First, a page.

Kara Jackson is a 23-year-old singer-songwriter and poet who was born and raised in Oak Park, Illinois, a small community 10 miles west of Chicago. After taking piano lessons at the age of 5, she taught herself how to play guitar before discovering her passion for poetry in high school, becoming the National Youth Poet Laureate in 2019. That same year, Jackson self-released a stripped-back EP called A Song for Every Chamber of the Heart, which will be followed this Friday by her debut full-length, Why Does the Earth Give Us People to Love?. With help from a group of musicians including NNAMDÏ, Sen Morimoto, and KAINA, Jackson fleshed out the demos she recorded in her childhood bedroom in the early days of the pandemic into a candid, tender, and audacious collection of songs that confront overwhelming emotions around grief and love without smoothing them over. But the loneliness in her music is a rare kind – one that nurtures her internal contradictions, finding ways to be humorous and playful and fierce as a means of sustaining, if not warding off, suffering. In its honest specificity, you’re reminded of the things we share – all worth the light of day.
We caught up with Kara Jackson for the latest edition of our Artist Spotlight series to talk about her earliest musical memories, the ideas behind Why Does the Earth Give Us People to Love?, usefulness, and more.
Could you share some early musical memories that you hold dear?
I had a very musical upbringing. My parents both really loved music, and my dad especially was always playing something. I feel like some of my favorite memories, and some of the earliest memories I have just being immersed in music, are honestly just being in the house and getting up and cleaning on the weekends. [laughs] My mom would always play soul music, and we had this speaker growing up, so I knew if I heard Stevie Wonder or something it was time to get up and help. I don’t remember a time not listening to music; even when I was a baby, my mom told me that they couldn’t get me to go to sleep without listening to something. They’d play this radio station and play jazz – my dad is a huge is a real jazz connoisseur. I’ve heard a lot of stories growing up about me going to the jazz showcase as a baby and being picked up by jazz legends. And being obsessed with Sonny Rollins, like I wouldn’t let people play anything else.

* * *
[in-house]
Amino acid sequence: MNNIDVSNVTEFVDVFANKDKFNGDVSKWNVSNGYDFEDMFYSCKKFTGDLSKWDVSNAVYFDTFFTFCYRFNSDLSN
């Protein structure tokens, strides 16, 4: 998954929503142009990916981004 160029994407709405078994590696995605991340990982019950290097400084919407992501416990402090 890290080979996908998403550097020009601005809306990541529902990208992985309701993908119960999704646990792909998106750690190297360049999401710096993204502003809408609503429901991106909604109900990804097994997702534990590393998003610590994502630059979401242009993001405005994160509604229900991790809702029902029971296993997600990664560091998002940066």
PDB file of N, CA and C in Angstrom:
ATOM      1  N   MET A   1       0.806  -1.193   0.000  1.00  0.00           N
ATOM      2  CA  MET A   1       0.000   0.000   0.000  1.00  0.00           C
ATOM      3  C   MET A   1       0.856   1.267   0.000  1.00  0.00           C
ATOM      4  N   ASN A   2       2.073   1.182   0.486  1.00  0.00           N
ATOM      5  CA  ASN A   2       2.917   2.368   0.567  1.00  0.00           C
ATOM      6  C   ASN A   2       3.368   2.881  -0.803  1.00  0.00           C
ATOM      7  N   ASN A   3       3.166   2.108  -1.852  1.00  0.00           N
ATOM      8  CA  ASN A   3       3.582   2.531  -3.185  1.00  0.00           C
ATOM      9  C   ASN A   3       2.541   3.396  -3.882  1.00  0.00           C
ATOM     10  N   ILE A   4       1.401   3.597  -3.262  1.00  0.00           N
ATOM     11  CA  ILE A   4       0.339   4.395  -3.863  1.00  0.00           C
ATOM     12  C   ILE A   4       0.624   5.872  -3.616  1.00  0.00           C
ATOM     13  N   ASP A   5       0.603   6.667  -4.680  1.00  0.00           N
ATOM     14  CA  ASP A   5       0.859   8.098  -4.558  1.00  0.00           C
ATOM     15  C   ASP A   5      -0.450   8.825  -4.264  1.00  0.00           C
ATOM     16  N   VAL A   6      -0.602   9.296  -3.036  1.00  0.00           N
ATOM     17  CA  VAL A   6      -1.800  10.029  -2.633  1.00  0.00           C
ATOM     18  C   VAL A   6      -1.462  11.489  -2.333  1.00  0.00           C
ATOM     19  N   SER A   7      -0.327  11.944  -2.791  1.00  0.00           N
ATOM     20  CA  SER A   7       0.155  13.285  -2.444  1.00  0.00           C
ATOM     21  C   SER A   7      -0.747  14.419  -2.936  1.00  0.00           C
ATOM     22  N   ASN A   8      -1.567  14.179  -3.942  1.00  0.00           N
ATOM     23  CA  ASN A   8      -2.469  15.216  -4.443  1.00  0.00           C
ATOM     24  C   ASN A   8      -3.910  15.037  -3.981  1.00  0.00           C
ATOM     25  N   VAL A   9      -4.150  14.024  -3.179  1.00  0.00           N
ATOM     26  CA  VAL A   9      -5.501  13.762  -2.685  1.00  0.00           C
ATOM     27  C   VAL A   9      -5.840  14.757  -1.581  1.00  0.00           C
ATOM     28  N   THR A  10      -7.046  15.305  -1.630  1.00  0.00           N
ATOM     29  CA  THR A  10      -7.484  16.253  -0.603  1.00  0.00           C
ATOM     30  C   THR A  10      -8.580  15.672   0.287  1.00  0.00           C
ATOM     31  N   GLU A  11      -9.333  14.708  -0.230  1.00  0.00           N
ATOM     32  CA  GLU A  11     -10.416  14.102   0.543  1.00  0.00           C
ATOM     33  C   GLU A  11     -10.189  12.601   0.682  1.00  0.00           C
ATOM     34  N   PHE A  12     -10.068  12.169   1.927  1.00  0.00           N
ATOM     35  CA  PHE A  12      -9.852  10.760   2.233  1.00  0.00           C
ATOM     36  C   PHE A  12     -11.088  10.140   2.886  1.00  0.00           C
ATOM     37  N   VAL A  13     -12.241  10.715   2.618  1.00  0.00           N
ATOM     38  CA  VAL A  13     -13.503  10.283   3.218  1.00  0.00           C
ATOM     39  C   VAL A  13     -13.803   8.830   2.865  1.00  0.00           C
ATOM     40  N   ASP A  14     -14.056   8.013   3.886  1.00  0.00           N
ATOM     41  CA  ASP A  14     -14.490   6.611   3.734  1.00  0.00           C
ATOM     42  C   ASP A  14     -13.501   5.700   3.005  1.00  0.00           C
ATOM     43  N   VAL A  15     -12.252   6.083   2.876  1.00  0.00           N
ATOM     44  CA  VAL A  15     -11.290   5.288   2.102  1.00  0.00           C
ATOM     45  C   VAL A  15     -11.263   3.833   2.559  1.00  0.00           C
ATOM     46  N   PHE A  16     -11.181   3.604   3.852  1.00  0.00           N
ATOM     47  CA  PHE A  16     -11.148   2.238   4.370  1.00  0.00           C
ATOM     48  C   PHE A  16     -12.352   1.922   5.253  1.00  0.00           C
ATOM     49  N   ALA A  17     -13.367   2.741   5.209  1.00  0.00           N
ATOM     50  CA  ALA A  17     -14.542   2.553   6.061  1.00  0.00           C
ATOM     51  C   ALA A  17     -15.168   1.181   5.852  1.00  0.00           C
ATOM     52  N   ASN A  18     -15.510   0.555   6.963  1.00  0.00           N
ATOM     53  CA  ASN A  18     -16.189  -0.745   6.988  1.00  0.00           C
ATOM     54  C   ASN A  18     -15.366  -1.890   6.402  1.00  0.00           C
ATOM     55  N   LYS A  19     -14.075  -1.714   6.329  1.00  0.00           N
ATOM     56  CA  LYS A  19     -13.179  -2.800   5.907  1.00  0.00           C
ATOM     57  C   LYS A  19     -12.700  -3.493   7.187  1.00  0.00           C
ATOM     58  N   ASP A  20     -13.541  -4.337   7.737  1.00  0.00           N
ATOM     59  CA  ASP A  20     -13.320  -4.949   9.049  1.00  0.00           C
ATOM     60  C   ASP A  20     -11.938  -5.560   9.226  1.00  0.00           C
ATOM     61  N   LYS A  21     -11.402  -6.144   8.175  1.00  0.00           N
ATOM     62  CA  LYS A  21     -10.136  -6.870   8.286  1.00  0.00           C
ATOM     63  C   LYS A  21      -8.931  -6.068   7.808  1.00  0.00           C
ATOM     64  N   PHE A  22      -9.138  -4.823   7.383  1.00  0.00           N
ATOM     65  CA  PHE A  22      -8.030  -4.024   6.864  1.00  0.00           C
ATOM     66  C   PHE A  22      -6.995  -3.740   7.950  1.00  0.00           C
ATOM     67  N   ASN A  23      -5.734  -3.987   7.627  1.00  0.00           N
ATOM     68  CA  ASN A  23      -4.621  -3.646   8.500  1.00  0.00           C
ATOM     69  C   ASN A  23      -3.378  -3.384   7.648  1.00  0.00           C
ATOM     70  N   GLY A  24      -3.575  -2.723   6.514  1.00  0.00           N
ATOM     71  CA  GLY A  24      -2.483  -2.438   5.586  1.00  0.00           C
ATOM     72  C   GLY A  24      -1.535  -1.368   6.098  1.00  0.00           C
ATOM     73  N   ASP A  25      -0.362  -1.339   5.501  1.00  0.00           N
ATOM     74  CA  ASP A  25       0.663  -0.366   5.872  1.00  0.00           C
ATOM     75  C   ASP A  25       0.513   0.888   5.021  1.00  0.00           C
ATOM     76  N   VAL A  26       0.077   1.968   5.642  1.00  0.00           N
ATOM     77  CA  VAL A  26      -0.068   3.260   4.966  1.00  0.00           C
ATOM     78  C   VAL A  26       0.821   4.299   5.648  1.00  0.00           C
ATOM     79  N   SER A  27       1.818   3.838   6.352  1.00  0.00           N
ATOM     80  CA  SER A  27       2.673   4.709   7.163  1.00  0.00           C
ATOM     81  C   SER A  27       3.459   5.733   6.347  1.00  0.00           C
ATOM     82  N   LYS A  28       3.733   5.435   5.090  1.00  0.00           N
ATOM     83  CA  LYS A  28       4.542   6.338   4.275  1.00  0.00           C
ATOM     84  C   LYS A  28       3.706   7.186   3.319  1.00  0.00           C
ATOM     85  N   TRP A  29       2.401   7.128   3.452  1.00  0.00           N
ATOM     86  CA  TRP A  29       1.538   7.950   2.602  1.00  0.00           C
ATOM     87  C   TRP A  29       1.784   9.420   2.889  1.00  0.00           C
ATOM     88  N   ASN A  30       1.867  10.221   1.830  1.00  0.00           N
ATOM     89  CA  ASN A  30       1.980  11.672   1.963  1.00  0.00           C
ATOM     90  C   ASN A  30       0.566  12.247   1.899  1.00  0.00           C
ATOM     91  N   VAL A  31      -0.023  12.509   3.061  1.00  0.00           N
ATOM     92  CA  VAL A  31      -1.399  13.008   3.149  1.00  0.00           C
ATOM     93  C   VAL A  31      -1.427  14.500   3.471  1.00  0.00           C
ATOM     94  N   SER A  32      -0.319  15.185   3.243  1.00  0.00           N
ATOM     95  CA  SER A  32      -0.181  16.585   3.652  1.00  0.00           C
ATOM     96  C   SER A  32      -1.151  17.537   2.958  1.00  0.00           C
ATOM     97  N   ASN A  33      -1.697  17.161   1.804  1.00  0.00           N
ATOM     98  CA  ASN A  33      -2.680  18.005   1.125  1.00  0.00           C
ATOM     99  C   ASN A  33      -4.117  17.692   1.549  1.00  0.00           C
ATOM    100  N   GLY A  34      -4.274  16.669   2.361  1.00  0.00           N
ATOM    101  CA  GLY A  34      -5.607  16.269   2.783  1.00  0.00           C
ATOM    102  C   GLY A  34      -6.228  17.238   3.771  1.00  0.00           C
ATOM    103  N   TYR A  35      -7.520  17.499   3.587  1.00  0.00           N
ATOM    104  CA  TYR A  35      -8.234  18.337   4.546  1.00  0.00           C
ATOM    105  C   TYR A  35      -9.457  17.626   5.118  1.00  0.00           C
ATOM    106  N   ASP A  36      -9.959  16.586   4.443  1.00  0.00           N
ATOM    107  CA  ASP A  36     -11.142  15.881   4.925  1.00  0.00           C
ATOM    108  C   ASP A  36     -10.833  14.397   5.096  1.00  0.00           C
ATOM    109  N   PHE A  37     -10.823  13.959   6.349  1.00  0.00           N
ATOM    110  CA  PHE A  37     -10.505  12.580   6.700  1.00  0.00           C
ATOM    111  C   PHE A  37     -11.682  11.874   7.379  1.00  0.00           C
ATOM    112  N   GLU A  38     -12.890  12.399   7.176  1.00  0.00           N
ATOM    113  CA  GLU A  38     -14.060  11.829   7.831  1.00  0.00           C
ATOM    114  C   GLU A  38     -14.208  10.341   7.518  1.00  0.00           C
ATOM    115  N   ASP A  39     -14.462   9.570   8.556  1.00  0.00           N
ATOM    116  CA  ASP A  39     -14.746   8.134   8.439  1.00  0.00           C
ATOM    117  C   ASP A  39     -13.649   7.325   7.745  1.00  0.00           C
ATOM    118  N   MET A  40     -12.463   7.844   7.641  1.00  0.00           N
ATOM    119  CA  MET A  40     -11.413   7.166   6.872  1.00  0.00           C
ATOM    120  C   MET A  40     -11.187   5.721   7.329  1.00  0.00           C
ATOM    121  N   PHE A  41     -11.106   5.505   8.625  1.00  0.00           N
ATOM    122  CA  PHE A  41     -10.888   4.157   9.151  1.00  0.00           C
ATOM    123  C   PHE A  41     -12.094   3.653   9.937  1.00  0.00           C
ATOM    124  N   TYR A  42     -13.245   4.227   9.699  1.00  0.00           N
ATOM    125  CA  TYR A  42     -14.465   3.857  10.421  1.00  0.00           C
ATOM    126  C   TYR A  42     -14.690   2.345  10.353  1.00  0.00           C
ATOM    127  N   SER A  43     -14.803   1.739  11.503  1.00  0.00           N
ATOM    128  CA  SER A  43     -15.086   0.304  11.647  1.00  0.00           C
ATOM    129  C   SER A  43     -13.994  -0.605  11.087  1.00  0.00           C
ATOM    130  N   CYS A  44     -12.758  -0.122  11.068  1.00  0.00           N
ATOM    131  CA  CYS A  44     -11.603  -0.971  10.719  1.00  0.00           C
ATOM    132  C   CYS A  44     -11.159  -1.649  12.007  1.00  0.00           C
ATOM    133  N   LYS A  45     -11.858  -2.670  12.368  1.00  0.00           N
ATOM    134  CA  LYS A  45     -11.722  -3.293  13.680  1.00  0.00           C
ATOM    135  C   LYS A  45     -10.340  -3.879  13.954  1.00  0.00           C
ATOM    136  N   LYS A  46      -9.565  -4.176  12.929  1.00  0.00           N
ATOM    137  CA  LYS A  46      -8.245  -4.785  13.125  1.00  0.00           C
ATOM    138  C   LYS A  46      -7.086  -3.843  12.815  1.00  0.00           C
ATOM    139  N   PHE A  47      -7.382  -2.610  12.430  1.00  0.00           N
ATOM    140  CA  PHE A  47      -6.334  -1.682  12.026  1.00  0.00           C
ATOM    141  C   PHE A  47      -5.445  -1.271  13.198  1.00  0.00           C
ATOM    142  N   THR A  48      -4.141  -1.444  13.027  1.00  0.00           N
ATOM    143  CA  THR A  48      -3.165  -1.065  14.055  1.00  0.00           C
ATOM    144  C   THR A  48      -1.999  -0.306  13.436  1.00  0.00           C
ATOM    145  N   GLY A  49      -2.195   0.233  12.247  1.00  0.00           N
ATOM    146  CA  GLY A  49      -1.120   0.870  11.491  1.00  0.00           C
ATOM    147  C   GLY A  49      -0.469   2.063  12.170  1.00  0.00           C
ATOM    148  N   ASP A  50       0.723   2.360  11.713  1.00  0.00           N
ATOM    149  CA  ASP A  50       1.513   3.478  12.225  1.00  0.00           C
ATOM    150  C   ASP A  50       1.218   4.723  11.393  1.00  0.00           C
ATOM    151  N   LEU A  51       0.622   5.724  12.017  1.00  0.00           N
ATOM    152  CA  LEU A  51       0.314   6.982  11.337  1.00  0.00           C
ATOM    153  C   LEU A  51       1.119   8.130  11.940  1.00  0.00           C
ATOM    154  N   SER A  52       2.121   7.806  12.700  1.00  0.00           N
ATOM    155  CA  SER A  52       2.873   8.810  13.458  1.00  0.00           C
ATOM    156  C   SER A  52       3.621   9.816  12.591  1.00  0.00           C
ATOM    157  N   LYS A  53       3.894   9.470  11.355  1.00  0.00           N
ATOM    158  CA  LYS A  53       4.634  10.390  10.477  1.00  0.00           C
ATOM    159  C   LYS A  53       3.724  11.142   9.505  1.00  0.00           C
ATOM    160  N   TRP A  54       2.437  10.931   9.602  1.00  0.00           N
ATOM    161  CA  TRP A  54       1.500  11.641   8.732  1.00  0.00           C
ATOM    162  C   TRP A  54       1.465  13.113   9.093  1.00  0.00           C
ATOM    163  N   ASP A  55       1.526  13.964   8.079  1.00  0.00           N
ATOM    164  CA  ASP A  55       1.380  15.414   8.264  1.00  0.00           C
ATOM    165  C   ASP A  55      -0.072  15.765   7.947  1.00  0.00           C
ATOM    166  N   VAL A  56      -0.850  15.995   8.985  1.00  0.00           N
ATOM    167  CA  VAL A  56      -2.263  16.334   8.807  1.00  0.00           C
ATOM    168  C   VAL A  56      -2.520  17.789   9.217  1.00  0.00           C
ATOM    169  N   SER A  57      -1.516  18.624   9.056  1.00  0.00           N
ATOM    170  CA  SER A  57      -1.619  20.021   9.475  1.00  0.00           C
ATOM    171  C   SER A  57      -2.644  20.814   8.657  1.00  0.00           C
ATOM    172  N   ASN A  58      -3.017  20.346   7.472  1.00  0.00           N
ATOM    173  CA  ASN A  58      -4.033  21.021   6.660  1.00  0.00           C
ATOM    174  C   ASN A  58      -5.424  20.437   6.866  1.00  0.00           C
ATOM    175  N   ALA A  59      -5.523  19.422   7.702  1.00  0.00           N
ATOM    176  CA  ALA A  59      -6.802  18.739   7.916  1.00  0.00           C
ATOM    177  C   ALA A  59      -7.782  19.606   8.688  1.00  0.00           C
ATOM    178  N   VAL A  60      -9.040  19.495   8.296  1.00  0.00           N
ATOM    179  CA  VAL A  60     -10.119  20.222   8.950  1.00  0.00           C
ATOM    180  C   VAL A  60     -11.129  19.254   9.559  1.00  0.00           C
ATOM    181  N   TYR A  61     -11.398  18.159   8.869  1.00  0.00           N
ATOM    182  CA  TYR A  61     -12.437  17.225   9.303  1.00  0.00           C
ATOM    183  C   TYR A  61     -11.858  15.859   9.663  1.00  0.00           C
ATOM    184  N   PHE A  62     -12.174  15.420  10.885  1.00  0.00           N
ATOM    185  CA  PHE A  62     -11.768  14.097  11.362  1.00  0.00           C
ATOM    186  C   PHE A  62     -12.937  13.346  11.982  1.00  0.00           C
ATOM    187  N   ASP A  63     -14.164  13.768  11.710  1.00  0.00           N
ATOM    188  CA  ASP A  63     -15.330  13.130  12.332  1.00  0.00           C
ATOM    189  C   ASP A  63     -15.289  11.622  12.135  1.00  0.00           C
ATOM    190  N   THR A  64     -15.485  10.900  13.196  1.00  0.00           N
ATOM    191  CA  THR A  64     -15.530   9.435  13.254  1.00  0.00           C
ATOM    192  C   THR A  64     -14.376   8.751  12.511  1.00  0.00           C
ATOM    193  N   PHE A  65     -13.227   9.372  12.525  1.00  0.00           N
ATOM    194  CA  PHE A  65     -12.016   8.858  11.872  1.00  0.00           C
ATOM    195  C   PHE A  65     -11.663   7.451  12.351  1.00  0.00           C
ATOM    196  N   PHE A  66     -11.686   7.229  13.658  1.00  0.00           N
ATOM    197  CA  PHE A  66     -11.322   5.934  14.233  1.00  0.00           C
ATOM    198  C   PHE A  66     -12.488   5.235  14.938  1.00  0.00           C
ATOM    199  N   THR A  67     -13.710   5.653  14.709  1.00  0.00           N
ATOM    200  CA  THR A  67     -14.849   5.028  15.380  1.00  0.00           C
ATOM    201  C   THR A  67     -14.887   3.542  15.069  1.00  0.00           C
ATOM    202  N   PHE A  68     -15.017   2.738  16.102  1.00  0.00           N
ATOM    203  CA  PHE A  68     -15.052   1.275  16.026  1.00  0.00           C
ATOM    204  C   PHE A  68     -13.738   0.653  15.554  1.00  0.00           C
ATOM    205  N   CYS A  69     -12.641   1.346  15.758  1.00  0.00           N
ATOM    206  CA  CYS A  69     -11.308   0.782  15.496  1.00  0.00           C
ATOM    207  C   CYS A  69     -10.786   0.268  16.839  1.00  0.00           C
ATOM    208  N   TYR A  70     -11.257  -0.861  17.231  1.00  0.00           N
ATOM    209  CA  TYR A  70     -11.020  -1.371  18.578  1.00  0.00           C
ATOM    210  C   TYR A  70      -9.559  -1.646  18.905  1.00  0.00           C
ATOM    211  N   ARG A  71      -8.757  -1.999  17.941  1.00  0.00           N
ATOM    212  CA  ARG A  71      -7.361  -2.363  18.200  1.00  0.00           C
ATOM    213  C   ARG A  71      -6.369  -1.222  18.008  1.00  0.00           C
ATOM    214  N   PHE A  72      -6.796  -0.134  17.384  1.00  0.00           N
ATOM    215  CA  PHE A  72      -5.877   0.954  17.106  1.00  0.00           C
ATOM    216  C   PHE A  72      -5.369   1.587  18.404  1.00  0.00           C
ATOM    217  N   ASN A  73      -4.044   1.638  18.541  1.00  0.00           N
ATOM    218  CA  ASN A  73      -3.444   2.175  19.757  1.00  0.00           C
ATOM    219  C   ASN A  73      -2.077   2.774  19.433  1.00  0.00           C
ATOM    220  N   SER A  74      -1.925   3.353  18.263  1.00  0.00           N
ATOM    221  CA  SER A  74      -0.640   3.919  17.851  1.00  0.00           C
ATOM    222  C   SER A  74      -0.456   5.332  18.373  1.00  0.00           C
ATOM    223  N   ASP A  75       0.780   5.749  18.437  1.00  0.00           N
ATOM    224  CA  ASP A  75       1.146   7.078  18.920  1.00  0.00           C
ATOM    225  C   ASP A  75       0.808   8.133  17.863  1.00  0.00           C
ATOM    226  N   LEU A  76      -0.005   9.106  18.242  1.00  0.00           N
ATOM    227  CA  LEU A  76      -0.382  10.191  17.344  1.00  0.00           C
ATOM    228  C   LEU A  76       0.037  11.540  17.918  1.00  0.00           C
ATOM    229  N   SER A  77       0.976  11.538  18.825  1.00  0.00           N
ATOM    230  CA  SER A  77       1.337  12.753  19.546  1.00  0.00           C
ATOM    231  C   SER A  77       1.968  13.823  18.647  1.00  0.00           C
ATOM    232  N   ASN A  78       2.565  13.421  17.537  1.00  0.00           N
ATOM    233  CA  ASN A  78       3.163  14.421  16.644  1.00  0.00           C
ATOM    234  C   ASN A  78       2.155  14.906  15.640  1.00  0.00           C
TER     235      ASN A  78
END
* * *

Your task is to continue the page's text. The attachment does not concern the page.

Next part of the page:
Do you feel like your love of music and writing developed kind of separately, and when did they start to intertwine?
I feel like, in a lot of ways, they’ve always been intertwined. I’ve always loved language. I didn’t know about the poetic form in a formal way growing up, it wasn’t until I was older, just through school, reading poets. In high school, I joined my spoken word club, I started doing slam poetry, so that’s when I got explicitly into writing poems. I grew up with people like Jim Croce, too, so I think even before I had the language to articulate that I love language, I knew the way that these people I was listening to were saying things and the conviction they had with their words was something that I aspired to.
The growth from your 2019 EP A Song for Every Chamber of the Heart to Why Does the Earth Give Us People to Love? is evident, but I’m curious what the steps were to building on that ambition and musicality. Was it mostly an intuitive or an intentional process?
I think some of it was definitely intuitive. My EP kind of acts as a skeleton to some of my upcoming work, but in a lot of ways, working on my debut album, I was really intentional about the language and intentional about making a statement and the fact that I could write – it really was important for me to communicate that through my work. I felt frustrated by how my EP wasn’t really demonstrating that in the way that I wanted to. But I think it was mostly fear, and that’s why I feel like some of it was intuitive with my debut album, because I just wanted it to feel like myself. With my EP, while it does feel like me in a lot of ways, I think when I was younger I was really scared to not make something that maybe wasn’t going to be popular, or not make something that people could understand. I think that I was afraid of being too idiosyncratic or just weird. [laughs] When I was working on my debut album, I kind of had addressed those fears through just the process of growing up and liking myself more. I was more intent on making something that felt like a true representation of myself and the variation that I think makes me, me.